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How to find where lost productivity hides

Sarah K. White | July 22, 2016
Fostering productivity isn’t as simple as creating inspiring work environments, and productivity loss is often hidden in areas where business leaders never think to look.

Maintaining a productive work environment is all about "developing a modern content process," says Dave White, CTO of Quark Enterprise Solutions, a company focused on delivering content automation services. Every business defines content differently, and each company needs the right technology and services from IT in place in order to maintain and encourage productivity.

But that's not typically the case, says White. Businesses typically find themselves losing time and money due to the way they manage content, corporate assets and products. Where most people might think of lost productivity as slacking employees who waste their time on Facebook all day, the real loss comes from outdated systems that simply make employees jobs more difficult -- and that's especially true around your company's internal content and assets, which will vary depending on your industry and department.

"Unless a company has been very proactive in developing a modern content process, it's almost certain they are in an unproductive cycle for their most frequent and valuable content types and process," White says.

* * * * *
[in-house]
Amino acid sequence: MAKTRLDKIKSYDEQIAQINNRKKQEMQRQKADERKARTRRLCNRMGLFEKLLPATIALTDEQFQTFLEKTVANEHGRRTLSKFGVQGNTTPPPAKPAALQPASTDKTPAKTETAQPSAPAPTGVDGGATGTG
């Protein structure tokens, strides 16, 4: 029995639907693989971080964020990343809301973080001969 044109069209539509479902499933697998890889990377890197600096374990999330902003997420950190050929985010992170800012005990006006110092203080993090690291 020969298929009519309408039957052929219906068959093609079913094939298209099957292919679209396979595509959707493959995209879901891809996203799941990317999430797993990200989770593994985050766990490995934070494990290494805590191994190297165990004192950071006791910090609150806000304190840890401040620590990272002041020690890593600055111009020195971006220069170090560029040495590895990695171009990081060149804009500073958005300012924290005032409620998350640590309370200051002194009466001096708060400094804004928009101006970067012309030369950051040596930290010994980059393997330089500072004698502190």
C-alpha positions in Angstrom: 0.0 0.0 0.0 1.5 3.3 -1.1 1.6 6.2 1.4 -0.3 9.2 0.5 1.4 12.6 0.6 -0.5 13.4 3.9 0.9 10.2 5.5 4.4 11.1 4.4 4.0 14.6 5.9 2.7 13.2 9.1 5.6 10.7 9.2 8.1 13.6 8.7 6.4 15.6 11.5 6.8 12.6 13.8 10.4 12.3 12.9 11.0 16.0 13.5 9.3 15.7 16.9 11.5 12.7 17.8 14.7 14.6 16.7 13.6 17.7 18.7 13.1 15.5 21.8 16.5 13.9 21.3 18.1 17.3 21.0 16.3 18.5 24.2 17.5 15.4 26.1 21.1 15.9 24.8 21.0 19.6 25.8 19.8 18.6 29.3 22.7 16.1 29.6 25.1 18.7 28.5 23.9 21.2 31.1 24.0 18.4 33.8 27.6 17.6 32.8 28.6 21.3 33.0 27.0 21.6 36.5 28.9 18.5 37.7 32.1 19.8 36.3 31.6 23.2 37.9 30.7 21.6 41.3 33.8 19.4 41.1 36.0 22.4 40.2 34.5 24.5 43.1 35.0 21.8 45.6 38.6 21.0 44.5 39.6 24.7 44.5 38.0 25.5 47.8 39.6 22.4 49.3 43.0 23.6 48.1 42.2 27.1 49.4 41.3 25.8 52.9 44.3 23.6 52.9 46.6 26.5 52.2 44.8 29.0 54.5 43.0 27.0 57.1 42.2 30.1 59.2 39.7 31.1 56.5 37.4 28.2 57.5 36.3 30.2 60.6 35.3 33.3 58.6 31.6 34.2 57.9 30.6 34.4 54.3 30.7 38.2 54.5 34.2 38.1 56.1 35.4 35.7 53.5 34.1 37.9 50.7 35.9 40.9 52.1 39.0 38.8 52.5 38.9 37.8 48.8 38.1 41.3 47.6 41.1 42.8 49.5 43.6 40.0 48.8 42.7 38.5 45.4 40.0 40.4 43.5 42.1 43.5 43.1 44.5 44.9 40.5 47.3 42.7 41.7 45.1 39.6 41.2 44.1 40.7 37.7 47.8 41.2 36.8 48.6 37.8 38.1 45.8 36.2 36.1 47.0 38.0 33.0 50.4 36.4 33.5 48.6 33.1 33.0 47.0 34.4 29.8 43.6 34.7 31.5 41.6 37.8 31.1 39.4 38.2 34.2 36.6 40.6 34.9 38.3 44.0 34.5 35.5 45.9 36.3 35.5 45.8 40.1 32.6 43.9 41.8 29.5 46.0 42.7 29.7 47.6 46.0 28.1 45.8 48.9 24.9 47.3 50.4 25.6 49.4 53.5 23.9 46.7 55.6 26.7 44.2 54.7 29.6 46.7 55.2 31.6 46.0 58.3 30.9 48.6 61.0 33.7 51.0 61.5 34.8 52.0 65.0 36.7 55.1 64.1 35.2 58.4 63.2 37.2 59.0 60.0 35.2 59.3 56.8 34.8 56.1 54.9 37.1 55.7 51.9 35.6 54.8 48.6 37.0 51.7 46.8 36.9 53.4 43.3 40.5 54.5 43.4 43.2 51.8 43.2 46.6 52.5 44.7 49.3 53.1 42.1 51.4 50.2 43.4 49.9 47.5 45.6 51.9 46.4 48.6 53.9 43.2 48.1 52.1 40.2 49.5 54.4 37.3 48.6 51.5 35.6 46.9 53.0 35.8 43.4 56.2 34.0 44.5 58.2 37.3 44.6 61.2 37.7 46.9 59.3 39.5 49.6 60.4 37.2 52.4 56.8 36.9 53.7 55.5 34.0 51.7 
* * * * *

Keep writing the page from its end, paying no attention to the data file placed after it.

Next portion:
The basics

At its most basic interpretation, White's idea of efficient "content management" can simply mean providing employees with easy access to all the digital files they need to be effective at work. That doesn't mean simply uploading it all to an intranet. White says your internal assets need to be searchable and easy to navigate in order to actually be a "value add" to the company. Otherwise, the service will just sit there, unused, while your employees instead waste time searching for the file they need elsewhere.

"Content production is often one of the last remaining areas of corporate productivity that hasn't been optimized, hence the users, tools and almost entirely manual work processes are the same as they were ten or even twenty years ago," says White.

And in this fast-paced on-demand culture, your customers expect highly tailored products, services and content as soon as possible, says White. But your employees can't deliver that if they aren't working with the latest content management technology. Before you can improve the customer experience, you have to start internally with your employee experience.

"Delivering that type of content experience simply can't be accomplished using desktop word processing and shipping mono-channel files through manual, stove-pipe processes," he says.

Andrzej Dostatni, vice president of Product Development and Delivery at IHS Markit, a company focused on delivering insights in industries like aerospace, defense and security, energy, sustainability, and technology industries, saw positive results implementing a content management system.

Dostatni says IHS grew quickly through a strong acquisition strategy, but notes that it left the business with numerous solutions for content creation and management -- everything from manual process to digital workflows.


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